A Bible professor at Harding tells a true story of a third-grader named Mark who was chosen to lead the pledge of allegiance at his school. He was rarely chosen for awards and honors, so you can imagine his excitement at being picked out of the whole school to lead this important ritual. Mark practiced all week: “I pledge allegiance to the flag of the United States of America…” He knew it by heart and his excitement grew as the week went on.
When Friday finally came and his fellow students began to file in the auditorium, Mark rehearsed the pledge again backstage. He walked out on stage, motioned for everyone to stand up, put his hand over his heart, and proudly proclaimed, “Our Father, who art in heaven, hallowed be Your name.” The students followed along until, halfway through, one boy shouted out, “That’s wrong!” Mark realized what was going on and ran offstage in embarrassment – and with wet pants.
As he huddled in a corner backstage and cried, his third grade teacher came over to him and forever redefined his most humiliating moment for him with these words: “Mark, you are the most creative little boy I’ve ever known. The Lord’s prayer is so much more important than the pledge of allegiance.”
Peter and Judas had similar experiences in their denials of Jesus. Peter was so adamant at the Last Supper that he would never betray the Lord – “I’m ready to go with you to prison and to death!” (Luke 22:33) – that the shame of his betrayal weighed even heavier on his heart. After he denied even knowing Jesus three times, he wept bitterly. And when Jesus appeared to the disciples after His resurrection, Peter was hesitant to accept God’s forgiveness and grace.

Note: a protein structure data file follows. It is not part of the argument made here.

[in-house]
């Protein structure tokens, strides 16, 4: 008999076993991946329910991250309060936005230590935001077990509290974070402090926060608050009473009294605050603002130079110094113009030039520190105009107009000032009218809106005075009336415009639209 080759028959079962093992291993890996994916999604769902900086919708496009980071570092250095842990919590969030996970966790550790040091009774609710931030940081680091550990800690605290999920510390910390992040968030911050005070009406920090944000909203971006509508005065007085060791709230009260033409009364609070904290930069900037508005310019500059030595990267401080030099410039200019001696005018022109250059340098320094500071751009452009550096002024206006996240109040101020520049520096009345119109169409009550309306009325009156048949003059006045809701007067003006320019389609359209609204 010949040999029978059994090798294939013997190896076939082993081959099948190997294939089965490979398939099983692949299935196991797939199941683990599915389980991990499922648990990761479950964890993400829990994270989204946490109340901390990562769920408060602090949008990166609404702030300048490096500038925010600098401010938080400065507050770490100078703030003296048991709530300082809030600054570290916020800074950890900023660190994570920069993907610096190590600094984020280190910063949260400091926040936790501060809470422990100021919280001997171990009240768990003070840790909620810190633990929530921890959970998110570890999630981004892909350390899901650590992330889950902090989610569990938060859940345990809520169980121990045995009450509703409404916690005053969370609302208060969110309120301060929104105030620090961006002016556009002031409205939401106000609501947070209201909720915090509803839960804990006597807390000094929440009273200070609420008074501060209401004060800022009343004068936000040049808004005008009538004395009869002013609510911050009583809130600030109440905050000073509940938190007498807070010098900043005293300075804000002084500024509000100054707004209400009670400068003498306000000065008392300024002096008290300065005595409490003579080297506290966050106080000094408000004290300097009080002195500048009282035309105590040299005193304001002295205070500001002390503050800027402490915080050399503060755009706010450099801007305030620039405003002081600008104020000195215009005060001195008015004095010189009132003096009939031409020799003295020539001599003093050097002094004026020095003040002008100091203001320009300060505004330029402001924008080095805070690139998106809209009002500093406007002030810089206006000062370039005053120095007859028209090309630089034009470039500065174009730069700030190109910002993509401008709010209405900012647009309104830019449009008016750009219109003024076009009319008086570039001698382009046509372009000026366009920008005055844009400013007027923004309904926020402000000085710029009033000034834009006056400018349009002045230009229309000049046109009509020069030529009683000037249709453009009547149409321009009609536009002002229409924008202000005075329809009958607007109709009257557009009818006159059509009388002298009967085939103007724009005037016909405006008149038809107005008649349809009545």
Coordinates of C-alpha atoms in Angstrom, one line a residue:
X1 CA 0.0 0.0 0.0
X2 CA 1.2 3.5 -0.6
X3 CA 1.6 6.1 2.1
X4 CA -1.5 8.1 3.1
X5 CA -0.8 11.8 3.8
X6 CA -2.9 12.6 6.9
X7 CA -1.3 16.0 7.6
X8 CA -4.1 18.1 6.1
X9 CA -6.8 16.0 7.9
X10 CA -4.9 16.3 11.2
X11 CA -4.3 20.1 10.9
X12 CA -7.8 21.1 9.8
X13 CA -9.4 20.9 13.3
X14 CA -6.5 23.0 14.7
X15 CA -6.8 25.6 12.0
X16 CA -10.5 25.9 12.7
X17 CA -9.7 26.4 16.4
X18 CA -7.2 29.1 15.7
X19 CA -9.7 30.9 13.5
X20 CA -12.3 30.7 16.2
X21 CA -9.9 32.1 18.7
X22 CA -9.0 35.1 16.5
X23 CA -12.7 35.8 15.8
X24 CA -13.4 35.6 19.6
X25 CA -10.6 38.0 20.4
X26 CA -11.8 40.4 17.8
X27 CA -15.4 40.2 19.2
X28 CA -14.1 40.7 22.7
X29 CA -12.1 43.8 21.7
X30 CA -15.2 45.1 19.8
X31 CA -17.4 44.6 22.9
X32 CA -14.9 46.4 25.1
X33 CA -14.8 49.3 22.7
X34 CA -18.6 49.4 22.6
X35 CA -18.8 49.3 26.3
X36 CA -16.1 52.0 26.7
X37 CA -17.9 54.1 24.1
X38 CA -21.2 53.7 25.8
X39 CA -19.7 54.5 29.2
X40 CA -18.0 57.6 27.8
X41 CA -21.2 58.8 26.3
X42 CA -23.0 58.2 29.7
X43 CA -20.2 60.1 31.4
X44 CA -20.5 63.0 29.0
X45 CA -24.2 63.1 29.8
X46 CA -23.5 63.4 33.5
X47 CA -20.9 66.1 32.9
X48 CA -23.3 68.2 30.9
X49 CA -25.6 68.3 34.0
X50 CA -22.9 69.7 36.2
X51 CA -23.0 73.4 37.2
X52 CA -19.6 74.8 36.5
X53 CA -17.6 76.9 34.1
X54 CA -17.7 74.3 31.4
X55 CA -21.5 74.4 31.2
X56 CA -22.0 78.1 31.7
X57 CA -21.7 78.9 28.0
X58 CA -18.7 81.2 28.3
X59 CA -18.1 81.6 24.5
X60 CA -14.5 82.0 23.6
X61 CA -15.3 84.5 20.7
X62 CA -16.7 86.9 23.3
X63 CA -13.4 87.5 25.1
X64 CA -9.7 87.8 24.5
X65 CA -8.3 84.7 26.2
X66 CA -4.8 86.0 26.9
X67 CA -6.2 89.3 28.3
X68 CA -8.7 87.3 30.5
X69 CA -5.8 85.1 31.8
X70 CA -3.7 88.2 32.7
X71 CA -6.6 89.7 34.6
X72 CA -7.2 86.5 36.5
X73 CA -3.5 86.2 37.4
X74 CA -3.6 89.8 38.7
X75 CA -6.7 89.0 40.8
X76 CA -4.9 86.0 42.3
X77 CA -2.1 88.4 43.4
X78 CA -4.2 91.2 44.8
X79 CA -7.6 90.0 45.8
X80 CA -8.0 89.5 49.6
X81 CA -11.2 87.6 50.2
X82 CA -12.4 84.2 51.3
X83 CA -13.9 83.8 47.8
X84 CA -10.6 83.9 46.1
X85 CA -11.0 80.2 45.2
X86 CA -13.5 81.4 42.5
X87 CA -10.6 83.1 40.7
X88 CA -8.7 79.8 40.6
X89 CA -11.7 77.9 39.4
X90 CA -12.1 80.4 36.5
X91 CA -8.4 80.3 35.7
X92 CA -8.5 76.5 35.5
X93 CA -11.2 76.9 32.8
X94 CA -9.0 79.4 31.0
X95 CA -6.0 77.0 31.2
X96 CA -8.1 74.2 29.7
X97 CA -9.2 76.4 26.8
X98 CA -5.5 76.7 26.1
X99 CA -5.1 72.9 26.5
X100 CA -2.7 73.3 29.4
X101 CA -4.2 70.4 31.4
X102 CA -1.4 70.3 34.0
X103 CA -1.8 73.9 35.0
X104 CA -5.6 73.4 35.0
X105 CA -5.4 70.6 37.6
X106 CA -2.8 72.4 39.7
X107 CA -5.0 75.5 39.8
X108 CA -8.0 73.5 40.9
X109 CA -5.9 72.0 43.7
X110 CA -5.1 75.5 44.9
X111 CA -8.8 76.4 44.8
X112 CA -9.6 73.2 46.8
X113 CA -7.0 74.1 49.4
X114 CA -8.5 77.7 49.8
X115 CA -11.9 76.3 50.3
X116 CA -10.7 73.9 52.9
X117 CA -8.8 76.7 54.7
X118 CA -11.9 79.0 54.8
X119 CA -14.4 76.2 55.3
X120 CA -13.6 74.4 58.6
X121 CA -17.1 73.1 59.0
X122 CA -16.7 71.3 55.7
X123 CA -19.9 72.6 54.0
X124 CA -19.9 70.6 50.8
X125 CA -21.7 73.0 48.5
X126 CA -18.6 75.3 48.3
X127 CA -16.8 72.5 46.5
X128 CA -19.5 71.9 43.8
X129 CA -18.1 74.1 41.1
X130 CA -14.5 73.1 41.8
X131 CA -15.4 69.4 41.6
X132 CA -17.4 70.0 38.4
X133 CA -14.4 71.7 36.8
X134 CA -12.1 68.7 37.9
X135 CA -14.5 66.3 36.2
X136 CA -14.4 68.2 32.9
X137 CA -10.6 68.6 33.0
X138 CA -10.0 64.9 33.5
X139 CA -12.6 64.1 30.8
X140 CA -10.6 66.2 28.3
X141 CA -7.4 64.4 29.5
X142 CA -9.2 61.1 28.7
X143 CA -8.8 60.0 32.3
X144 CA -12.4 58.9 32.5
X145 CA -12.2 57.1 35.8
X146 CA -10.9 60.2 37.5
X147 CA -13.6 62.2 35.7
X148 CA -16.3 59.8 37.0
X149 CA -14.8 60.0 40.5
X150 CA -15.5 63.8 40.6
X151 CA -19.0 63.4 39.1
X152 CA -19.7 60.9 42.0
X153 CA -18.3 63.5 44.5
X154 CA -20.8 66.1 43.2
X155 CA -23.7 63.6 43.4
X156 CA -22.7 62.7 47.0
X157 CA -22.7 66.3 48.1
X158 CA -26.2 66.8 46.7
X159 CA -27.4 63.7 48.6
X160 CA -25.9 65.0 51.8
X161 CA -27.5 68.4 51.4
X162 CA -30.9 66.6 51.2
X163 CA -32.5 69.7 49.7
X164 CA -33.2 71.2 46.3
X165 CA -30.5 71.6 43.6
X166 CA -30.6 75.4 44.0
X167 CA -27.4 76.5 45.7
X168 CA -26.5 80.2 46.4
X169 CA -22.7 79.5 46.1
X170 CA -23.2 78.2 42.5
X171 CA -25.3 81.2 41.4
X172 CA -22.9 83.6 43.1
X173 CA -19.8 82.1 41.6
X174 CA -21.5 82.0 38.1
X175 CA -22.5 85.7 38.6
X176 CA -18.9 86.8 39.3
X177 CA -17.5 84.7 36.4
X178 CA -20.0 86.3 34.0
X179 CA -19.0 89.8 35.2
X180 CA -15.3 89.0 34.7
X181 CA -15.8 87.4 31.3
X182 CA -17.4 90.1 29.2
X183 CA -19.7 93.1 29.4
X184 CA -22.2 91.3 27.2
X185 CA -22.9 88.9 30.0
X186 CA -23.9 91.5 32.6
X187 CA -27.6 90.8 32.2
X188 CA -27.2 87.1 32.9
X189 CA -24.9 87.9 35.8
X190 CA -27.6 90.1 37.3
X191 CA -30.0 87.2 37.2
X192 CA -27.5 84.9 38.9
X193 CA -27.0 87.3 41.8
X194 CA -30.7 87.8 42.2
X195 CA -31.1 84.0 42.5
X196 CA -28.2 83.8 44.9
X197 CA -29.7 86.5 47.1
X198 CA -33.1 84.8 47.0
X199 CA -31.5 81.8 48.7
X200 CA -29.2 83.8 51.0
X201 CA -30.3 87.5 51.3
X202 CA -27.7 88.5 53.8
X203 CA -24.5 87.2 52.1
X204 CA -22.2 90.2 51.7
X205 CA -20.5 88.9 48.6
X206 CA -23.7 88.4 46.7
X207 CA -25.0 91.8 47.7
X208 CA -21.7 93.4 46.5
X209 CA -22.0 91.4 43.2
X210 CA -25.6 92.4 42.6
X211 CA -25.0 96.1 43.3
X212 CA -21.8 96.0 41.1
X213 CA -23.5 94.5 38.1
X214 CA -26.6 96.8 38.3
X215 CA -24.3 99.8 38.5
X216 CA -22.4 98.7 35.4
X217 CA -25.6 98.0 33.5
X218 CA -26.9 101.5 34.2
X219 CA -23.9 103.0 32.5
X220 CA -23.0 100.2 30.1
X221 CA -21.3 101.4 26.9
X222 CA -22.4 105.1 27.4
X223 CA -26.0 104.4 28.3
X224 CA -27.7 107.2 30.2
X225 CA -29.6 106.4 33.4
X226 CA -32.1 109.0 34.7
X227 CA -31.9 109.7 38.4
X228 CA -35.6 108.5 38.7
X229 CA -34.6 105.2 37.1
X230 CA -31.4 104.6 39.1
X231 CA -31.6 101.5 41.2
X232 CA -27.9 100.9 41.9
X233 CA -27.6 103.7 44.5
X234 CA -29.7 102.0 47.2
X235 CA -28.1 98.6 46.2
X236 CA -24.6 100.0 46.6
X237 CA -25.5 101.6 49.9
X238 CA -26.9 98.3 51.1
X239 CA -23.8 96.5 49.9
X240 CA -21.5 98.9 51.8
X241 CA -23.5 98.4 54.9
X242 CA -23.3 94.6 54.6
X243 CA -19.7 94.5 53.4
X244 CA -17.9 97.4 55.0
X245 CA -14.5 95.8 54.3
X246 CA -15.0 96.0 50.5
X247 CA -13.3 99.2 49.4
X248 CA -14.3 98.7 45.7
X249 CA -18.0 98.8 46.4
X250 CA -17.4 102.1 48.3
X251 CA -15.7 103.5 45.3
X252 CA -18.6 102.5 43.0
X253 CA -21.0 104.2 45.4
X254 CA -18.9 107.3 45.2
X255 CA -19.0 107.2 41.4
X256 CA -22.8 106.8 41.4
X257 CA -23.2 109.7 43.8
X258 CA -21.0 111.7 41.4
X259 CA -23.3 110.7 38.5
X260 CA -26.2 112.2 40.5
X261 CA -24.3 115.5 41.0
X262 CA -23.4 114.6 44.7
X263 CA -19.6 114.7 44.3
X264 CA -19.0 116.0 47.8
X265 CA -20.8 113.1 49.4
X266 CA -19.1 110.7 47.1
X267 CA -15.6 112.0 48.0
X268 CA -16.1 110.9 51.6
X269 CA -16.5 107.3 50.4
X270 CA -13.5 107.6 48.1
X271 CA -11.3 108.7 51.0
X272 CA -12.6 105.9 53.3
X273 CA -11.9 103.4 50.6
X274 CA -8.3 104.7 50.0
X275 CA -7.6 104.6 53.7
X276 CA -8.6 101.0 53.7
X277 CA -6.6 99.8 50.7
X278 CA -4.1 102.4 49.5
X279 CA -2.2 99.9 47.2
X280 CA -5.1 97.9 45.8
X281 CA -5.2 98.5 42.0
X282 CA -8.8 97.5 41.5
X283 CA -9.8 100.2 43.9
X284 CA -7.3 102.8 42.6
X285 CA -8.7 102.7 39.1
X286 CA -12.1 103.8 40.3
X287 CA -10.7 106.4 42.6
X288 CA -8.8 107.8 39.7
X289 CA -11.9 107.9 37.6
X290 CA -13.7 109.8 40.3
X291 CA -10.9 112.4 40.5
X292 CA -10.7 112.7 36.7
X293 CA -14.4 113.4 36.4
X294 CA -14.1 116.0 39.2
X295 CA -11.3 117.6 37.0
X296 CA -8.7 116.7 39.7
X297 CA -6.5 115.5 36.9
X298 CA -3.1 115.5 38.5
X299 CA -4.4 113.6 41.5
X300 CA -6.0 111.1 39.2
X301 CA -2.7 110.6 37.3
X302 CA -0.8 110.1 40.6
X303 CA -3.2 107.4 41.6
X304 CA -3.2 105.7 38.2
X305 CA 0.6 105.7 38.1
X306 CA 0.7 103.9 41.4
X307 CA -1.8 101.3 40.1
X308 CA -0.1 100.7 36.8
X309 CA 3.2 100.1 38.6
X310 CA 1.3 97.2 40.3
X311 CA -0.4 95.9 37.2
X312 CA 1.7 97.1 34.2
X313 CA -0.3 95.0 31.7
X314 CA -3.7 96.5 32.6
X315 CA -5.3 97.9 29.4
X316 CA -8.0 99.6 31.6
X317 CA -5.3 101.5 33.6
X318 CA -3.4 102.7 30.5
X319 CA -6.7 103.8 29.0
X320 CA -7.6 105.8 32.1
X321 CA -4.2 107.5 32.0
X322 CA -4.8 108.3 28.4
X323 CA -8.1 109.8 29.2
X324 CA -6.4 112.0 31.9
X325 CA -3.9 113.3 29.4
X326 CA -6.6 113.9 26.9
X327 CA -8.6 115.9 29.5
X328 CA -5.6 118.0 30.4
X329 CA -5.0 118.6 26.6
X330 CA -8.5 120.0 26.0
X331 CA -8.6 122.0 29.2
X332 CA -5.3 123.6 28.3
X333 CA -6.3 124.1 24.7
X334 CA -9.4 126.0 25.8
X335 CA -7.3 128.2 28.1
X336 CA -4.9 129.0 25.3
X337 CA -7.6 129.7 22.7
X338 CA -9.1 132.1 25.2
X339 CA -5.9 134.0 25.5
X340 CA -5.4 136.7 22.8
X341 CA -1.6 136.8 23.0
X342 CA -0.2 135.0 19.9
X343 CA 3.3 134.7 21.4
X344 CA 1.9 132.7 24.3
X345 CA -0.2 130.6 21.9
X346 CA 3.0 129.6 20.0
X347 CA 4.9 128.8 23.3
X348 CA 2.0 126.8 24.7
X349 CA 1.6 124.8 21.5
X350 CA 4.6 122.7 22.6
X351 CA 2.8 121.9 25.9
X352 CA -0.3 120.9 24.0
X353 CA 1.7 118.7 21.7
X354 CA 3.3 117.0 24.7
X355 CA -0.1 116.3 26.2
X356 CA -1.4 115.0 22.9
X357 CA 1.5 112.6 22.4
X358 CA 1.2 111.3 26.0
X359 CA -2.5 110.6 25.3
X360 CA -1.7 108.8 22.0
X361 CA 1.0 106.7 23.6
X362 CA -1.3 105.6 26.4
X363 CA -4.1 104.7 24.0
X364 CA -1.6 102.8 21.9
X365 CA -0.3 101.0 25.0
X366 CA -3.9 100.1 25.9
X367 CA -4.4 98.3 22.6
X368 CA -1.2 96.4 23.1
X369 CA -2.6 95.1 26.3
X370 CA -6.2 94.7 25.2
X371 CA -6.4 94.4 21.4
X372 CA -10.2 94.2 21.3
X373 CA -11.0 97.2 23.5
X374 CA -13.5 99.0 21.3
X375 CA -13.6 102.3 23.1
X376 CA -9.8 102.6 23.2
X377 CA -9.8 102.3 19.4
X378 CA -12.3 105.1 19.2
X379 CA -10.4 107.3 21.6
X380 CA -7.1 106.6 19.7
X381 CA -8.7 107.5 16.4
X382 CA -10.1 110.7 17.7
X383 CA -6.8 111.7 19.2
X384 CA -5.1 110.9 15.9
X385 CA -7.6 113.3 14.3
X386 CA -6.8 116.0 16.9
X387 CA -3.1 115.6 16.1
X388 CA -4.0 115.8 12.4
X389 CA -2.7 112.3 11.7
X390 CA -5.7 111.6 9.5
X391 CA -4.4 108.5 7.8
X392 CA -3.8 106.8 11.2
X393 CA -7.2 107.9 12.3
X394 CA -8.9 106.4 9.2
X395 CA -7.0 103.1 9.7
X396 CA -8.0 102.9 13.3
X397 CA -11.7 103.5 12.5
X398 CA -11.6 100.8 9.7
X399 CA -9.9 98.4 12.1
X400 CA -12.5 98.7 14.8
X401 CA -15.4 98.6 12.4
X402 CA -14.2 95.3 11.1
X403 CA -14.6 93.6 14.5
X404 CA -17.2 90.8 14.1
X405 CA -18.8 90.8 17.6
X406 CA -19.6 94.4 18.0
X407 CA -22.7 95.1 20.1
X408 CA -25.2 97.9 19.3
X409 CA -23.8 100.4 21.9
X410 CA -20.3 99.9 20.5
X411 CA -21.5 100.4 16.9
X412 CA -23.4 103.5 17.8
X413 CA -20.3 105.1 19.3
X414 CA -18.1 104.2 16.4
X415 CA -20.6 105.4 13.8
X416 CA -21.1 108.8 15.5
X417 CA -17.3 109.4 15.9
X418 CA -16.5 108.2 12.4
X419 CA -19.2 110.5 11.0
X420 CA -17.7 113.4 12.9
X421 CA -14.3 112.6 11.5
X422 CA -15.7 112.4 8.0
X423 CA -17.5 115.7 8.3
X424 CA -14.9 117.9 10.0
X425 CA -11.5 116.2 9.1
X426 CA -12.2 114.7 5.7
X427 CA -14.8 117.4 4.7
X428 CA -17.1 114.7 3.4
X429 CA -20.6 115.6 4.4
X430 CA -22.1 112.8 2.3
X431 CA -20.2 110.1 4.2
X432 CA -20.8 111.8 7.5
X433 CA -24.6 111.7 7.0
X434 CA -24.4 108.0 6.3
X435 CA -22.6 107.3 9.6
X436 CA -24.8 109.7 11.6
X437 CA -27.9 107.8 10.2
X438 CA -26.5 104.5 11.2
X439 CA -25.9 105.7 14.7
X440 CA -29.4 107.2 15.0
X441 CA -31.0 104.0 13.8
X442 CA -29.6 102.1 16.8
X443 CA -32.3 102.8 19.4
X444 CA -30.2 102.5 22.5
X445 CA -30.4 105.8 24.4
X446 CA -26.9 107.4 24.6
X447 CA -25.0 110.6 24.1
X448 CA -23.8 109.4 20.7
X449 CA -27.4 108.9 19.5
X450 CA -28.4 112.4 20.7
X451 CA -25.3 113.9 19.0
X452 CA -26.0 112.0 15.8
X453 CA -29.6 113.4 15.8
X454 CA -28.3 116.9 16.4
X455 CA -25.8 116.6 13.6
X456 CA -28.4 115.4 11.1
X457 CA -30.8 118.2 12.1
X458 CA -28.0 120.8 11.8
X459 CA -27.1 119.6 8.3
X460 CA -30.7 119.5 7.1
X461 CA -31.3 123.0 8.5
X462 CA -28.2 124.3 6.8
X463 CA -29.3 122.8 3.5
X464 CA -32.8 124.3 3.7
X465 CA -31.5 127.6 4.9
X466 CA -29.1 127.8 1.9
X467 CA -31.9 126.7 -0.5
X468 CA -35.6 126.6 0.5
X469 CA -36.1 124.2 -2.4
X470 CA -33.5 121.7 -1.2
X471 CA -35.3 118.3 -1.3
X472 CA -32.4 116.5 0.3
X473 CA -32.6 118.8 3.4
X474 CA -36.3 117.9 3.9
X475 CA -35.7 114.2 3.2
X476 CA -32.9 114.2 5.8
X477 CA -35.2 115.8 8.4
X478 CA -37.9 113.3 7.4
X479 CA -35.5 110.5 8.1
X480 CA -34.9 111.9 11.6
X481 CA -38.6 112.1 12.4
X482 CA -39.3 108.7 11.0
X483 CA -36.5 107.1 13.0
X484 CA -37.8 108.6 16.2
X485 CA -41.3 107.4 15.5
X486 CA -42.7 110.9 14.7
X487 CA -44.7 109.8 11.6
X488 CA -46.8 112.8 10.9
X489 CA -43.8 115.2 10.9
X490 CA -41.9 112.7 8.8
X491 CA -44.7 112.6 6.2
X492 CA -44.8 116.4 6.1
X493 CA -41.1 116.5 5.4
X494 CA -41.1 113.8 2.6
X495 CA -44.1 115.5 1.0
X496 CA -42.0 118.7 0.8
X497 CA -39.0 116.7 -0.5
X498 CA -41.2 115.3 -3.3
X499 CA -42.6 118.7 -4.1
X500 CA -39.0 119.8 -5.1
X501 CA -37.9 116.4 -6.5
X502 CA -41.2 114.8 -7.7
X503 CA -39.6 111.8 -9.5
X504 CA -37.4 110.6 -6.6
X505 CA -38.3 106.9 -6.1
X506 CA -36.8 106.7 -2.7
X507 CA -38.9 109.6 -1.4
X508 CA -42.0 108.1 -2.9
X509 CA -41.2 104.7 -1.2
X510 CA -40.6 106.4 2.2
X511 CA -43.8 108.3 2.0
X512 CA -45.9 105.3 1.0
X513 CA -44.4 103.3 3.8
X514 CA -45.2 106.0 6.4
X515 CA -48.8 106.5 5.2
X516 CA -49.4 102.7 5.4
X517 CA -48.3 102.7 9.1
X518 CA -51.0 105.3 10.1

Jesus redefined the lowest point of Peter’s life for him by asking him three times if Peter loved him. Peter confirmed his love for Jesus three times. Not only did the Lord extend grace to His supposed “follower” who contributed to his murder, but He also entrusted Peter with the care of His sheep and spreading the good news (John 21:15-17). God transformed Peter from an uneducated fisherman into one of the boldest preachers of the gospel the world has ever seen.
Judas, on the other hand, could not forgive himself for betraying Jesus. He was filled with so much remorse that he threw the thirty pieces of silver to the leaders in the temple and went out and hanged himself. Even though he spent three years with Jesus, he did not trust His ability to forgive, cleanse, and make new. Judas let his betrayal of Jesus define his life in the worst way possible.
Sometimes we mess up and sin “so much” that we think we can never be forgiven, we are scared to talk to God, and we withdraw and hide from Him. No sin is too big for God to handle, forgive, and redefine into something good for His glory. This doesn’t mean God takes away our earthly consequences or that we should sin for God’s glory (Romans 6:1-2). It just means God is bigger than our sin. God can redefine our humiliation and guilt to make us new creatures (2 Corinthians 5:17).
Each time we betray God through our sin, we have the choice to let it define us or to let God redefine it.